Handcrafted coconut, soybean and corn oils were analyzed for quality and cholesterol composition using standard methods. The observed moisture composition of the oils exceeded the 0.2% threshold for maintenance of quality shelf life. Corn oil displayed the highest degree of unsaturation followed by soybean oil. Coconut oil was below the specified standard for edible oil. The vitamin C content of the handcrafted oils followed the order corn oil (0.20 µg/100g) > soybean oil (0.10 µg/100g) > coconut oil (0.07 µg/100g). The observed cholesterol level of corn oil (7.5 mmol/dL) was the highest against the cholesterol of soybean oil (6.5 mmol/dL) and then followed by coconut oil (3.6 mmol/dL), which was the least in cholesterol content. The oil samples possessed those quality parameters that could project them as edible from of vegetable oils. However, effort should be made to lower cholesterol and moisture contents of the handcrafted oils. High cholesterol has been implicated against healthy living in humans while low moisture is known to promote the shelf life or delay spoilage of vegetable oils. This study has analyzed the quality and cholesterol composition of handcrafted coconut, soybean and corn oils.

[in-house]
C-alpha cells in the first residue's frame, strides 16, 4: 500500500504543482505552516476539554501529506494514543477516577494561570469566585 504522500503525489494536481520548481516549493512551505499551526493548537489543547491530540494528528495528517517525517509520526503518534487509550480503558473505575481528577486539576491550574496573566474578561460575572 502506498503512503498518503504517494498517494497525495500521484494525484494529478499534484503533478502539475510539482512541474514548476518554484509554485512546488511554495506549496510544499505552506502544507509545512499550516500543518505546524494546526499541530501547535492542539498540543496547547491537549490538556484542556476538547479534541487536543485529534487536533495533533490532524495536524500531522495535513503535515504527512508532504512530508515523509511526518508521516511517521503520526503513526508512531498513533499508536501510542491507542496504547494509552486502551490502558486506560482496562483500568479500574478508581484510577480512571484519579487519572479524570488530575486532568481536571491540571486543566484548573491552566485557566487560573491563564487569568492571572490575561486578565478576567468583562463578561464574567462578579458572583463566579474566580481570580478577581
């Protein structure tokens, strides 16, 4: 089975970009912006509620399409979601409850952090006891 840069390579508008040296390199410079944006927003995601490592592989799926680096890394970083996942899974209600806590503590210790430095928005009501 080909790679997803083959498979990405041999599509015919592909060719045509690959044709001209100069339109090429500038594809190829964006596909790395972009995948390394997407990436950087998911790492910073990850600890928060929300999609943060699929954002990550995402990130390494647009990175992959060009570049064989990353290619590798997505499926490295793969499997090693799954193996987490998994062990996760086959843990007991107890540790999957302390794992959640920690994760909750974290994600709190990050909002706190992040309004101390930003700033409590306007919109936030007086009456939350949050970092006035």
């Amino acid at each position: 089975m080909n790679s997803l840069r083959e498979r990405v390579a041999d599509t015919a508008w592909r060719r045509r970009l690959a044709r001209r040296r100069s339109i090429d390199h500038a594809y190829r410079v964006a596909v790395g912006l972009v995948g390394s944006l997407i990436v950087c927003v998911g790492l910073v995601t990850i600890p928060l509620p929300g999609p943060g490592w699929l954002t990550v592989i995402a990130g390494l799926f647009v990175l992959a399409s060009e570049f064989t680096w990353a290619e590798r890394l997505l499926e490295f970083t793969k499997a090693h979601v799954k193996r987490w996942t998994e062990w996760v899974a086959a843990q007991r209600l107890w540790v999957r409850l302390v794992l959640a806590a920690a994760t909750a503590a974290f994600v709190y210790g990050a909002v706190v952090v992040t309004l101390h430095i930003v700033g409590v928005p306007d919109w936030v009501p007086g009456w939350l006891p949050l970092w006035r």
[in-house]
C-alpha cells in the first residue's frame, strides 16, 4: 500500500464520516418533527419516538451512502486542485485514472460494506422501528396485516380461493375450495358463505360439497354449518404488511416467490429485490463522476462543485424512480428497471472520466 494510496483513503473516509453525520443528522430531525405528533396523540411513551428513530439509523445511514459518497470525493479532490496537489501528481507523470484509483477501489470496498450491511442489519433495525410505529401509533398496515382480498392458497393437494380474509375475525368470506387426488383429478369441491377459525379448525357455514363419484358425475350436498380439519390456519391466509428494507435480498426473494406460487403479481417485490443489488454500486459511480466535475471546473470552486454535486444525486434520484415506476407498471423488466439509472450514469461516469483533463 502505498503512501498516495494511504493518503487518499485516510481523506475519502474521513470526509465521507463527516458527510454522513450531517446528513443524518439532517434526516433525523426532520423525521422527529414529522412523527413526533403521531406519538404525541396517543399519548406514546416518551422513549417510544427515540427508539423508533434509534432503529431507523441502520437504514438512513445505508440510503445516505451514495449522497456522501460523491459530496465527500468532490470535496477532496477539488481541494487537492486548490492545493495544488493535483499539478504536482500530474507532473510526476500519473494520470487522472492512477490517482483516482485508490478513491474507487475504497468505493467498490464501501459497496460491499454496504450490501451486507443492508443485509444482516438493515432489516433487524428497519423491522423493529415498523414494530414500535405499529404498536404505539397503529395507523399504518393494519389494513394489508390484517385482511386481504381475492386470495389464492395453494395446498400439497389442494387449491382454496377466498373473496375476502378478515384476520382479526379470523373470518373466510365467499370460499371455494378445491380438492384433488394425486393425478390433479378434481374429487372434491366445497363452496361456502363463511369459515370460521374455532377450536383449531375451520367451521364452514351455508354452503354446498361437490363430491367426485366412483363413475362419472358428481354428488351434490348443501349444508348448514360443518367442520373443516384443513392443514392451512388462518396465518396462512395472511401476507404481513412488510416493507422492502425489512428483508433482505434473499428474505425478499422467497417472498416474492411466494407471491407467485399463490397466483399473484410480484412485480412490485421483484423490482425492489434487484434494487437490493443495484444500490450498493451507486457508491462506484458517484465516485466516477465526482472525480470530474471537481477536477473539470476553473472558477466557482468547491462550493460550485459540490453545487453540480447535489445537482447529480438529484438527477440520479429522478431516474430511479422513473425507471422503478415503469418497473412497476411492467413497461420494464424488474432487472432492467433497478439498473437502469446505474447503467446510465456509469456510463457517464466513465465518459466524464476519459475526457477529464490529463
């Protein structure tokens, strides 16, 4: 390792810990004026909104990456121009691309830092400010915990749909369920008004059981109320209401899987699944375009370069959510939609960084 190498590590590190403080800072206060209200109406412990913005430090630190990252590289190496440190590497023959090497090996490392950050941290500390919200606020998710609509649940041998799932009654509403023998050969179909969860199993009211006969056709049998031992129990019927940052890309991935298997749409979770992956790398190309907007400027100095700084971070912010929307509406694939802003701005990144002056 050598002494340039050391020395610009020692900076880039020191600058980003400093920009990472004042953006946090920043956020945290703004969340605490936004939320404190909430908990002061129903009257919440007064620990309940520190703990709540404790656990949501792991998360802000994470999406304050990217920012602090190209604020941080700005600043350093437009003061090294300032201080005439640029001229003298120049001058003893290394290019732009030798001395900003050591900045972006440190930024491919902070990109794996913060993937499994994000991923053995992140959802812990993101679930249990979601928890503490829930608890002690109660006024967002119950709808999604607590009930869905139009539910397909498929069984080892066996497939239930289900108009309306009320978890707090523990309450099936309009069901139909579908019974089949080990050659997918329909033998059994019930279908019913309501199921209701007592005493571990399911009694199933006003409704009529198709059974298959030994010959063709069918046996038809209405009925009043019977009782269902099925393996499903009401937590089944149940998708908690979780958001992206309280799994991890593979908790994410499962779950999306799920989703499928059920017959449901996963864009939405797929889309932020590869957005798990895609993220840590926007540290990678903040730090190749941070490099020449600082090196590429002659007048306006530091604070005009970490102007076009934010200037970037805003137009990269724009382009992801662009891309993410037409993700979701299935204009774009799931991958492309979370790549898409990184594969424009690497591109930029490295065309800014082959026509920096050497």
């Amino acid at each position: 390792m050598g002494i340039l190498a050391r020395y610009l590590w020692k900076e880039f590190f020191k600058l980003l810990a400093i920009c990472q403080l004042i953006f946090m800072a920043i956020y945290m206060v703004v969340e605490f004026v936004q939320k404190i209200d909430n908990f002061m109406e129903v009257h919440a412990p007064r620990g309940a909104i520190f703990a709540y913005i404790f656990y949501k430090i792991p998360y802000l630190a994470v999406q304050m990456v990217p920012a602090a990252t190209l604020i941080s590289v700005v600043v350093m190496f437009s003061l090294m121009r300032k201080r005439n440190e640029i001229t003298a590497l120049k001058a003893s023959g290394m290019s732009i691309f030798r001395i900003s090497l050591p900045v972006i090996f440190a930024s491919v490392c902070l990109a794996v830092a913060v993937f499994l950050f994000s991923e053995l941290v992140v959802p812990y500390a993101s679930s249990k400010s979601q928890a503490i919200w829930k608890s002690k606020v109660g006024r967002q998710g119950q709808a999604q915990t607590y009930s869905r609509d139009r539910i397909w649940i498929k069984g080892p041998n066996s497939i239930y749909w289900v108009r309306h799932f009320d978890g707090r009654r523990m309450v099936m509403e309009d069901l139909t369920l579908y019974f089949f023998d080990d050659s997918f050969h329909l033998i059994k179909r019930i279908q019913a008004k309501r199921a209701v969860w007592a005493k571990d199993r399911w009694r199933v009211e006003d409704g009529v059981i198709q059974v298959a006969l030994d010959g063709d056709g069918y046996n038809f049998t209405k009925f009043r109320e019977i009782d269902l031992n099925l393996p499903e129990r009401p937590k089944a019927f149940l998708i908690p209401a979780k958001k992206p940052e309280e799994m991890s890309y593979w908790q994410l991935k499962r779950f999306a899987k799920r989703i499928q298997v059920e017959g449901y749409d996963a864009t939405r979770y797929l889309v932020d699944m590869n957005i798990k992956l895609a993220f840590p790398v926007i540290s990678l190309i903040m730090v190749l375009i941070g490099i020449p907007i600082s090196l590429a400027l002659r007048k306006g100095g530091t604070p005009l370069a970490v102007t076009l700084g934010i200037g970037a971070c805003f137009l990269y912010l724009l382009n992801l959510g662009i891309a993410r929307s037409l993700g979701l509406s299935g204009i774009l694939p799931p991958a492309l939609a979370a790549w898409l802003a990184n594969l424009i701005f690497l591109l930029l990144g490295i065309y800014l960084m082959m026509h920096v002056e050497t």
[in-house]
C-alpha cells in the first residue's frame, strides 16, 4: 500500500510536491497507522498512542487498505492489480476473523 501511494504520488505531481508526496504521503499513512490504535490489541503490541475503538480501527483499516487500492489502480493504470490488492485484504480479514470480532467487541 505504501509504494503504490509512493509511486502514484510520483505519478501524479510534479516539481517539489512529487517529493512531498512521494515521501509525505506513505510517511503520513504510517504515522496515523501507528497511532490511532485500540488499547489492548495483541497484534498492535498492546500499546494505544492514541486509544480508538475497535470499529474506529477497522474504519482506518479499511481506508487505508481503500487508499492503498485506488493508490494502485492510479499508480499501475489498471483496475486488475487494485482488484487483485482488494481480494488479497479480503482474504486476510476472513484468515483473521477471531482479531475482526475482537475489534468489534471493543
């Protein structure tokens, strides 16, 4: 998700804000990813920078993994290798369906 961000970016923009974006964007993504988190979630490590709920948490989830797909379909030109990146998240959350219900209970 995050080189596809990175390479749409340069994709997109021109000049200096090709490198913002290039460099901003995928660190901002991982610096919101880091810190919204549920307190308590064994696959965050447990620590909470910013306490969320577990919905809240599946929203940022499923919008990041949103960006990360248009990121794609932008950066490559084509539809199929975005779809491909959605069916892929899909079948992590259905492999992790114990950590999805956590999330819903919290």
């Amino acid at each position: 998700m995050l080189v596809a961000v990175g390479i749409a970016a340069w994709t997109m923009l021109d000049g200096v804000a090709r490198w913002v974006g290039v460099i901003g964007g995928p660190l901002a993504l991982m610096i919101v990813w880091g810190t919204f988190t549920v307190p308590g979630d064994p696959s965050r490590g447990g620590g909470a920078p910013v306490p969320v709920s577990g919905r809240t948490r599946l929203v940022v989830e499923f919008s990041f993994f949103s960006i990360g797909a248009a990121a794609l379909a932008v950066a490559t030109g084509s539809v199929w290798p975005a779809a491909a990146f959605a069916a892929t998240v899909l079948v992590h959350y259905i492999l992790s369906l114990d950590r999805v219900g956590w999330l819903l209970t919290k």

Open Access Review Article

The Phytochemistry, Ethnomedicinal and Pharmacology Uses of Justicia carnea Lindl Used in Traditional medicine in Nigeria- A Review

C. E. Anarado, V. I. E. Ajiwe, C. J. O. Anarado, O. F. Obumselu, N. L. Umedum, S. E. Okafor

South Asian Research Journal of Natural Products, Page 85-93

Aim: Justicia carnea has been used in traditional medicine in Nigeria in the treatment and management of various diseases which include inflammation, cancer, malaria, sickle cell disease, gastrointestinal infections, anemia, HIV, diabetes, diarrhea, typhoid, liver diseases, hepatitis, cough, etc. This review is aimed at checking the relationship between the ethnomedicinal uses, the phytochemistry and pharmacological activities of Justicia carnea so as to unveil opportunities for future research.